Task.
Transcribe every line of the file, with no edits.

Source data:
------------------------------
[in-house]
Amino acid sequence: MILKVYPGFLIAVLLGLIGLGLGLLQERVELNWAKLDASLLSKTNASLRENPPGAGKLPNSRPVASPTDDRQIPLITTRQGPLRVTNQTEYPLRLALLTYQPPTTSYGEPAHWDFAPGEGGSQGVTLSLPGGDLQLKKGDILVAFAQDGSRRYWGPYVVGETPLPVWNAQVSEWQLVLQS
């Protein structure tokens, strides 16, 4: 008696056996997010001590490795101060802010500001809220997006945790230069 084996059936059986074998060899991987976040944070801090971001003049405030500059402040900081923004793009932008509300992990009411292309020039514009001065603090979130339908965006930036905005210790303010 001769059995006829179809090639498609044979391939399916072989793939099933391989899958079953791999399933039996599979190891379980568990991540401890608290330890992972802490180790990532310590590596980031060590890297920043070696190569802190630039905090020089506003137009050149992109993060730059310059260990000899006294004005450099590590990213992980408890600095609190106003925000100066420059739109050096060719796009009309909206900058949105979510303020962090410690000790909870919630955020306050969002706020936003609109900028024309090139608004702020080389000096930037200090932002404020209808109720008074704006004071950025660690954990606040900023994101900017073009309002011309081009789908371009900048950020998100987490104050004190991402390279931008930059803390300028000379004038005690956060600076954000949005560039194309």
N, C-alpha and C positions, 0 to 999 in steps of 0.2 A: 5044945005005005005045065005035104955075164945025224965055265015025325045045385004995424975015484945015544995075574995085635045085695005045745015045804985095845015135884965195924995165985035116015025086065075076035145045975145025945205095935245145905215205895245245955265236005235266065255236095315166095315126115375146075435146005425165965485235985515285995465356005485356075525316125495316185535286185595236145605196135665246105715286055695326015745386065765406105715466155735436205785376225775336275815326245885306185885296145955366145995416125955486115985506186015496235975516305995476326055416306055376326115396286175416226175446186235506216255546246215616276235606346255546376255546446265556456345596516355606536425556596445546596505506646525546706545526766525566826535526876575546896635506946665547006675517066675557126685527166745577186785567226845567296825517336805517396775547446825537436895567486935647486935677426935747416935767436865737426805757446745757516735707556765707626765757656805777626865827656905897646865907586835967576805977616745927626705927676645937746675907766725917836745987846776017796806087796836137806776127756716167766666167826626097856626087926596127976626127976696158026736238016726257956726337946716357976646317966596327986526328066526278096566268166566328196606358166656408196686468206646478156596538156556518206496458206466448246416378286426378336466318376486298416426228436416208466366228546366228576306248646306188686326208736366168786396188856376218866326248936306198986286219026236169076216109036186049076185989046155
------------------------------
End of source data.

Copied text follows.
[in-house]
Amino acid sequence: MILKVYPGFLIAVLLGLIGLGLGLLQERVELNWAKLDASLLSKTNASLRENPPGAGKLPNSRPVASPTDDRQIPLITTRQGPLRVTNQTEYPLRLALLTYQPPTTSYGEPAHWDFAPGEGGSQGVTLSLPGGDLQLKKGDILVAFAQDGSRRYWGPYVVGETPLPVWNAQVSEWQLVLQS
């Protein structure tokens, strides 16, 4: 008696056996997010001590490795101060802010500001809220997006945790230069 084996059936059986074998060899991987976040944070801090971001003049405030500059402040900081923004793009932008509300992990009411292309020039514009001065603090979130339908965006930036905005210790303010 001769059995006829179809090639498609044979391939399916072989793939099933391989899958079953791999399933039996599979190891379980568990991540401890608290330890992972802490180790990532310590590596980031060590890297920043070696190569802190630039905090020089506003137009050149992109993060730059310059260990000899006294004005450099590590990213992980408890600095609190106003925000100066420059739109050096060719796009009309909206900058949105979510303020962090410690000790909870919630955020306050969002706020936003609109900028024309090139608004702020080389000096930037200090932002404020209808109720008074704006004071950025660690954990606040900023994101900017073009309002011309081009789908371009900048950020998100987490104050004190991402390279931008930059803390300028000379004038005690956060600076954000949005560039194309």
N, C-alpha and C positions, 0 to 999 in steps of 0.2 A: 5044945005005005005045065005035104955075164945025224965055265015025325045045385004995424975015484945015544995075574995085635045085695005045745015045804985095845015135884965195924995165985035116015025086065075076035145045975145025945205095935245145905215205895245245955265236005235266065255236095315166095315126115375146075435146005425165965485235985515285995465356005485356075525316125495316185535286185595236145605196135665246105715286055695326015745386065765406105715466155735436205785376225775336275815326245885306185885296145955366145995416125955486115985506186015496235975516305995476326055416306055376326115396286175416226175446186235506216255546246215616276235606346255546376255546446265556456345596516355606536425556596445546596505506646525546706545526766525566826535526876575546896635506946665547006675517066675557126685527166745577186785567226845567296825517336805517396775547446825537436895567486935647486935677426935747416935767436865737426805757446745757516735707556765707626765757656805777626865827656905897646865907586835967576805977616745927626705927676645937746675907766725917836745987846776017796806087796836137806776127756716167766666167826626097856626087926596127976626127976696158026736238016726257956726337946716357976646317966596327986526328066526278096566268166566328196606358166656408196686468206646478156596538156556518206496458206466448246416378286426378336466318376486298416426228436416208466366228546366228576306248646306188686326208736366168786396188856376218866326248936306198986286219026236169076216109036186049076185989046155